Battle of Guillemont
The Battle of Guillemont was a British assault on the German-held village of Guillemont during the 1916 Battle of the Somme. Guillemont lay on the right flank of the British sector where it linked with French forces and by holding it, the Germans prevented the Allied armies from operating in unison.
Guillemont came in range of British forces following the Battle of Bazentin Ridge on 14 July and it was subjected to a number of costly attacks in late July and August. This sector contained a number of German strongpoints — Delville Wood, Falfemont Farm, the villages of Guillemont, Combles and Maurepas — each providing protection for the other.
On 18 August a combined British-French offensive was launched on the sector with three British corps attacking around Guillemont while the French attacked Maurepas. The British managed to seize Guillemont Station but otherwise failed to reach their objectives.
Fourth Army 
The decisive attack came on 3 September with the British 20th (Light) Division and 47 Brigade of the 16th (Irish) Division capturing Guillemont while the British 5th Division advanced on the right, eventually taking Falfemont Farm on 5 September. German units fought to the death, Fusilier Regiment 73 of Lieutenant Ernst Jünger was involved in the defence of Guillemont and in his memoirs, Storm of Steel, he describes the dreadful conditions the Germans had to endure. Regiment 73's history states : "Nobody from 3rd Company can provide a report - all the men were killed, as was every officer". There were 5 survivors of 5th Company Infantry Regiment 76.
Guillemont Village was captured by the 6th Connaught Rangers commanded by Col. J.S.M. Lenox-Conyngham, as part of an attack also involving the 7th Leinsters, 6th Royal Irish and the 8th Munsters, largely recruited from the Irish National Volunteers.
The capture of Guillemont weakened the German hold on this sector. Delville Wood was finally secured and the neighbouring village of Ginchy fell relatively quickly to the 16th (Irish) Division on 9 September. By 15 September the British were in a position to mount their next major offensive on a broad front — the Battle of Flers-Courcelette.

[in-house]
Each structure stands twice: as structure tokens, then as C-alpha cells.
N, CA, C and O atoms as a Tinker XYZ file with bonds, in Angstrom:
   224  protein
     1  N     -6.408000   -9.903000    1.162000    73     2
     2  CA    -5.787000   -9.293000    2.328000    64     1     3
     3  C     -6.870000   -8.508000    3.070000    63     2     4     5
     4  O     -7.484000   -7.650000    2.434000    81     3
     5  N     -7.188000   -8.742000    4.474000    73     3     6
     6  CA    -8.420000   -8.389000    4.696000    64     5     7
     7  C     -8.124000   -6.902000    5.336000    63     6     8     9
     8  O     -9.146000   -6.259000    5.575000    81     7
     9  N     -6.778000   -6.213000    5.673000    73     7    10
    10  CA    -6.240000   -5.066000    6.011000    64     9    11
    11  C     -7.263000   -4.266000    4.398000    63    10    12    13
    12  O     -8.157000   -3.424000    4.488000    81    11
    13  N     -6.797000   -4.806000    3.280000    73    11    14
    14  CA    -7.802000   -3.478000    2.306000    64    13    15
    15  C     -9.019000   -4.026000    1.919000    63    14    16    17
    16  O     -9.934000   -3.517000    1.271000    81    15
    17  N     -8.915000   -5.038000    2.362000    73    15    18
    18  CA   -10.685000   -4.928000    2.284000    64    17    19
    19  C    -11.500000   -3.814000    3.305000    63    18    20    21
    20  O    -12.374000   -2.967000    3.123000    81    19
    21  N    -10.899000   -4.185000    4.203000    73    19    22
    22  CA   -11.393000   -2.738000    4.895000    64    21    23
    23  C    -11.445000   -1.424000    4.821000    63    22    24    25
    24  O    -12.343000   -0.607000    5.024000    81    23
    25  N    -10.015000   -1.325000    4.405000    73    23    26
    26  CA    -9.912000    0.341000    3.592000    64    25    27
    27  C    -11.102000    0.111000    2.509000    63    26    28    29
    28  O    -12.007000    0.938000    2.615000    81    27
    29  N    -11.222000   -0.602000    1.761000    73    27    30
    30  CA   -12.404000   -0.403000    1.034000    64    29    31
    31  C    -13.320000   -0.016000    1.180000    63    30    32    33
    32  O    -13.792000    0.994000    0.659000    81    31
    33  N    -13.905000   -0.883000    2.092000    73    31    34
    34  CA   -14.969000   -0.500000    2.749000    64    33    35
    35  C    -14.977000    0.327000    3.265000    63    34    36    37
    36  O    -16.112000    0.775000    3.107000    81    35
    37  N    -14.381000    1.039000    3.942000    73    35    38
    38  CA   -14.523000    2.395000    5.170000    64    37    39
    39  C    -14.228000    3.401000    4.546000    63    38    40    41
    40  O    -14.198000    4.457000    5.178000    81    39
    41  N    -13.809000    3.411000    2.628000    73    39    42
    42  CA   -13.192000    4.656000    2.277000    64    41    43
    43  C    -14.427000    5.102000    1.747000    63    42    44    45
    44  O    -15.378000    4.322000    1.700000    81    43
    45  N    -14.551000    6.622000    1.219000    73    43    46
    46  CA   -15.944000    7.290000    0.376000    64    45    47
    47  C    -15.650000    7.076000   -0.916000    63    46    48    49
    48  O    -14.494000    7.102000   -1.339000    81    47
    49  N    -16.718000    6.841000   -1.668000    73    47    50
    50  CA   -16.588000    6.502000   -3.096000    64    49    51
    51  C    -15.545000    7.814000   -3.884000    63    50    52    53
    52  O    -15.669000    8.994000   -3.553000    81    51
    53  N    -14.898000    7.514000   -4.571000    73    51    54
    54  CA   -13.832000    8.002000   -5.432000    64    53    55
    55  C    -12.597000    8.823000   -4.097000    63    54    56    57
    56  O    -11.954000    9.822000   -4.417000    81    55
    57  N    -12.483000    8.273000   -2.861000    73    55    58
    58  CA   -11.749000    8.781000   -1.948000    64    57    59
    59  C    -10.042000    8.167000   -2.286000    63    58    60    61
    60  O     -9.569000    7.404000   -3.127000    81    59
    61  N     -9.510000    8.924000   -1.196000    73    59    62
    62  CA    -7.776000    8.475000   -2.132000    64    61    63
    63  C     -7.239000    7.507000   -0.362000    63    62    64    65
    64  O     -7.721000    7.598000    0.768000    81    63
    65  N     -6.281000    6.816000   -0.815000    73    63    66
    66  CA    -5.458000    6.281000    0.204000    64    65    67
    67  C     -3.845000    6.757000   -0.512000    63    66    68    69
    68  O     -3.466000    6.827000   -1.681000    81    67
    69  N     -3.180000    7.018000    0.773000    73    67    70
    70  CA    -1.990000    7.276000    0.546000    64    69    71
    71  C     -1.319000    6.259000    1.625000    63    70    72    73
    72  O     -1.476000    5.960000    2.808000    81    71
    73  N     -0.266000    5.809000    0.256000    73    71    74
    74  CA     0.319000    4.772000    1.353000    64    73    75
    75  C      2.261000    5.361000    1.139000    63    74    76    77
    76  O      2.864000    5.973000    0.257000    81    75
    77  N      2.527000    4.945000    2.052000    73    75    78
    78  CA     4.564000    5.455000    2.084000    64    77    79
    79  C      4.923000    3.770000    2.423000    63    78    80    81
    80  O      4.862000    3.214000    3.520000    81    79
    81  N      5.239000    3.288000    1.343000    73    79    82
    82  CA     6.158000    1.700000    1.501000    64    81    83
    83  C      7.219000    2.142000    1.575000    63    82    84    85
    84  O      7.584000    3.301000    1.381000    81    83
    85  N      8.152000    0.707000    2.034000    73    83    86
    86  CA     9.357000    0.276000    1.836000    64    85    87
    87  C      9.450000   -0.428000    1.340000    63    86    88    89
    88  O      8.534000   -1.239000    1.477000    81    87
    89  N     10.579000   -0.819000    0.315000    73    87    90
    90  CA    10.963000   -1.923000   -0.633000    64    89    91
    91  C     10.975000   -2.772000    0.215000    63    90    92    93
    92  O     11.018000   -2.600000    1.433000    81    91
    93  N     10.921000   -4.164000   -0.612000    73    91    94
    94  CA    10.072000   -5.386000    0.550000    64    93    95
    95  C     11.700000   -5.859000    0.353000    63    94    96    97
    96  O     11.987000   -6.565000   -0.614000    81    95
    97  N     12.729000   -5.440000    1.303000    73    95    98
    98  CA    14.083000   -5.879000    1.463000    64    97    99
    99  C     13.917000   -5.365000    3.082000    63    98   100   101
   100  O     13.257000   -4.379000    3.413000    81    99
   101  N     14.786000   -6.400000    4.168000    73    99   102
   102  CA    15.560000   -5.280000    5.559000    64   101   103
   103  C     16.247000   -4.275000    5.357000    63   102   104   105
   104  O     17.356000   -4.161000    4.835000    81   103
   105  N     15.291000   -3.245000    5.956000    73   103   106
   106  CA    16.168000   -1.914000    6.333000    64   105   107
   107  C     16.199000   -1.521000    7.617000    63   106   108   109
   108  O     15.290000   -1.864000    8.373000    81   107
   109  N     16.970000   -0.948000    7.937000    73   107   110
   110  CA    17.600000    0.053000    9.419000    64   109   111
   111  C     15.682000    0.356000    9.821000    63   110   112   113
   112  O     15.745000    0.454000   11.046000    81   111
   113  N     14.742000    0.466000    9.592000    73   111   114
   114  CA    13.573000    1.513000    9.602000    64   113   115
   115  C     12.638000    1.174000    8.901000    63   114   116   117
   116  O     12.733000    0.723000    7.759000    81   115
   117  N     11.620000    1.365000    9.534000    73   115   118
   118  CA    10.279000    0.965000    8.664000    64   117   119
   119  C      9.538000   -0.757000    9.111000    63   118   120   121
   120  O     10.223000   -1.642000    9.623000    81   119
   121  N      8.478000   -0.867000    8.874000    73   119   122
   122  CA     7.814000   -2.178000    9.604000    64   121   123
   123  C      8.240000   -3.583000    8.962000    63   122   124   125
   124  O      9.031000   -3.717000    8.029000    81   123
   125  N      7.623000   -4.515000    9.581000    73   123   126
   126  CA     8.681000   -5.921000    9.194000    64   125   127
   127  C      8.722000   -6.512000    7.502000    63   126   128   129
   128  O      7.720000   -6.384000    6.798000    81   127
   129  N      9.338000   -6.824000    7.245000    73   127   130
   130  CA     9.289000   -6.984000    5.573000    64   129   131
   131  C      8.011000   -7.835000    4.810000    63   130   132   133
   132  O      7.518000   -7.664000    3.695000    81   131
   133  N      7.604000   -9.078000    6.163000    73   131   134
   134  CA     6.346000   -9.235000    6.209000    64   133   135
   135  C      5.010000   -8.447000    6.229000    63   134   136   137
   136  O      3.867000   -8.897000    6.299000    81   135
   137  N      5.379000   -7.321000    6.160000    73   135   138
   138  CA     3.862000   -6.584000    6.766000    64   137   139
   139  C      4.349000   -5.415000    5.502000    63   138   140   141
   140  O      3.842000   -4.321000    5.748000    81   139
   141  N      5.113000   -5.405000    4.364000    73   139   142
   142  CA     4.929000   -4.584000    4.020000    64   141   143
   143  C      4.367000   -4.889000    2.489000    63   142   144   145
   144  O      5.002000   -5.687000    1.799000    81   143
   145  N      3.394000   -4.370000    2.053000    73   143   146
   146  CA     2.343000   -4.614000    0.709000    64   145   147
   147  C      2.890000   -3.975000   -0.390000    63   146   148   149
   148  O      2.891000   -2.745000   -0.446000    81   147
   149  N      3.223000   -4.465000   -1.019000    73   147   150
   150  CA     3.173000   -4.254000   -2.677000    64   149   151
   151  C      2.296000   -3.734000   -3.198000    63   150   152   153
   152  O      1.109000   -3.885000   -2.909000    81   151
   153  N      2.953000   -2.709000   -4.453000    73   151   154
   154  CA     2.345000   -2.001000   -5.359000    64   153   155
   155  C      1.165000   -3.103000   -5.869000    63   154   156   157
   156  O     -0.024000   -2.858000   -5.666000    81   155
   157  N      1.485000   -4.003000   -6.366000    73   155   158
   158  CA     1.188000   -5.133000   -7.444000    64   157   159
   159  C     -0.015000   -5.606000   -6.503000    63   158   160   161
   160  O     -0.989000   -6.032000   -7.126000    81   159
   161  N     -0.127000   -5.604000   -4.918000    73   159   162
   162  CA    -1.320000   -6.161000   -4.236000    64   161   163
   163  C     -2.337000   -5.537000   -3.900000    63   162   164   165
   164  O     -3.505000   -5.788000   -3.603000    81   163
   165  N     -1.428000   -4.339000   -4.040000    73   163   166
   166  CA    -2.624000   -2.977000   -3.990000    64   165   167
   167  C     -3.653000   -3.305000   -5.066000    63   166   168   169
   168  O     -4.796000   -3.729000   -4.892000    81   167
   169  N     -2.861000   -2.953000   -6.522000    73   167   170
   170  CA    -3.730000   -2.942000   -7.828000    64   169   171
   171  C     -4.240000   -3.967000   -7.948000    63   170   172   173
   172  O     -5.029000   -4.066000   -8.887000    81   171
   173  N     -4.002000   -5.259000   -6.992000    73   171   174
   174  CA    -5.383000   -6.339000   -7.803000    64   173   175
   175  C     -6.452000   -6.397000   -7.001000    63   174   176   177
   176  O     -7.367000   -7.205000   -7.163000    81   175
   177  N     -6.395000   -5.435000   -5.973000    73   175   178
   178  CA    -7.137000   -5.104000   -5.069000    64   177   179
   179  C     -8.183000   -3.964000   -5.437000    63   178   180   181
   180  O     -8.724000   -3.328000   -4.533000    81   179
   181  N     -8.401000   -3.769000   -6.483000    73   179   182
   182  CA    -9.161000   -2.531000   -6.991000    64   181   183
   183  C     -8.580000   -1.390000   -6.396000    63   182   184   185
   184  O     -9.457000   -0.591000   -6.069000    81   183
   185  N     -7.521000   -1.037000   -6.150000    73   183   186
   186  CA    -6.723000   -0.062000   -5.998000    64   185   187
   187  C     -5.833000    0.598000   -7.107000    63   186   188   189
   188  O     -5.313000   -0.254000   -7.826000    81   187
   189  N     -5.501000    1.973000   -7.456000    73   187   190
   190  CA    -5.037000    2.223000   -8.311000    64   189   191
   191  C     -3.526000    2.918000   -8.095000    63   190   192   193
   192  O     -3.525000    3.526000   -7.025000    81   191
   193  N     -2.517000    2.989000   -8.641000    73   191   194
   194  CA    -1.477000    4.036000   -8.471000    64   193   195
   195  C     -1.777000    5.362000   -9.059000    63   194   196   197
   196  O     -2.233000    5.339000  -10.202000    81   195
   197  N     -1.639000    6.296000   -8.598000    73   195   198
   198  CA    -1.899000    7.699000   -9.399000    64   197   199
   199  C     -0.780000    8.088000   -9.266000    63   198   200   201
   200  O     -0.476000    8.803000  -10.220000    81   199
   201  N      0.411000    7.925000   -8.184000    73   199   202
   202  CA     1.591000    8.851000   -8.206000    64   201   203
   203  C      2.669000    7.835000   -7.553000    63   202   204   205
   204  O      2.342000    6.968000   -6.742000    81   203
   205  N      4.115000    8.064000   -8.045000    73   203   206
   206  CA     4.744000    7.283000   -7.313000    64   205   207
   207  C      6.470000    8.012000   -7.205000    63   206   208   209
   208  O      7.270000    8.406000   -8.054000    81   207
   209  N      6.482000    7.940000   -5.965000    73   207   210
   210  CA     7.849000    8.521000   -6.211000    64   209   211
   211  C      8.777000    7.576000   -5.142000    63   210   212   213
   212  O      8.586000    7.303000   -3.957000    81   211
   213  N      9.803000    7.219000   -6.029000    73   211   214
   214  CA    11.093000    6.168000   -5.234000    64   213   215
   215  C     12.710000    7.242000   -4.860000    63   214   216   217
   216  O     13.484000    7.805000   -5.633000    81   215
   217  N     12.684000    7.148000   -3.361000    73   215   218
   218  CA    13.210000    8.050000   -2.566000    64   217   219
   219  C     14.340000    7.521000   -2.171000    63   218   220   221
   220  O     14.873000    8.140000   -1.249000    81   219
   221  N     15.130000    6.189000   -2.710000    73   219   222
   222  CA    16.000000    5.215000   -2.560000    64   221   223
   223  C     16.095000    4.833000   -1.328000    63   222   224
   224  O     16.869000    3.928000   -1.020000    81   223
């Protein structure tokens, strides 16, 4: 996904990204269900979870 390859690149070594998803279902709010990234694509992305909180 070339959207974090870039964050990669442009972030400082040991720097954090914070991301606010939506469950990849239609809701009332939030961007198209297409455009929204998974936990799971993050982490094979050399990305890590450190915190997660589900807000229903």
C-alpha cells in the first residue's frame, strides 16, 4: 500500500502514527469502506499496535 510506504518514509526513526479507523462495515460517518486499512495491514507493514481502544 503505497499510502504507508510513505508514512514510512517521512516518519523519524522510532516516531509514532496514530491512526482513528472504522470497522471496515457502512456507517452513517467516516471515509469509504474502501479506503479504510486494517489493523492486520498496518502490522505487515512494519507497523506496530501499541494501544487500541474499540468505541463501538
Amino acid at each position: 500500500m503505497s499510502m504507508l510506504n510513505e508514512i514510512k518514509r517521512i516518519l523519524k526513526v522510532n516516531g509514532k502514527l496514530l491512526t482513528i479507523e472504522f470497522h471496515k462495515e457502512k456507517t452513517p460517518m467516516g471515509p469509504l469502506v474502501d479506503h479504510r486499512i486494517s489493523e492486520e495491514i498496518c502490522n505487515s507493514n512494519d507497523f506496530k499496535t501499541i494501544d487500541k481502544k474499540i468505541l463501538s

French operations 
The French Sixth Army[Note 1] attacked north of the Somme at noon on 3 September capturing most of Cléry, much of the German position along the Cléry–Le Forest road and all of the village of Le Forest. On the left I Corps occupied high ground south of Combles and entered Bois Douage. On 4 September the Germans counter-attacked at Combles ravine, stopping the French advance towards Rancourt. to the south VII Corps advanced on the left and maid gains around Cléry. When the British took Falfemont Farm on 5 September the French gained touch at Combles ravine and patrols captured Ferme de l'Hôpital 0.5-mile (800 m) east of Le Forest. VII Corps took all of Cléry and met XXXIII Corps on the right, which had taken Omniécourt south of the Somme. A I Corps attack on 6 September failed. South of the Sixth Army, the Tenth Army attacked on the south bank from Chilly to Barleux but after three days only Soyécourt was captured and Chilly enveloped; attacks on Barleux, Derniécourt and Vermandovillers failed.
See also 
- All military units after the first one mentioned are French unless specified.
- Miles, W (1938). Military Operations France and Belgium, 1916, 2nd july 1916 to the end of the battles of the Somme (Battery Press 1992 ed.). London: Macmillan. ISBN 0-901627-76-3.
- Sheldon, J. (2005). The German Army on the Somme 1914–1916 (Pen & Sword Military 2006 ed.). London: Leo Cooper. ISBN 1-84415-269-3.
- Donaghy, C (ed.) et. al. (2011). "The 6th Connaught Rangers: Belfast Nationalists and the Great War". Ulster Historical Foundation. ISBN 1-90368-835-3. Retrieved 4 January 2013.
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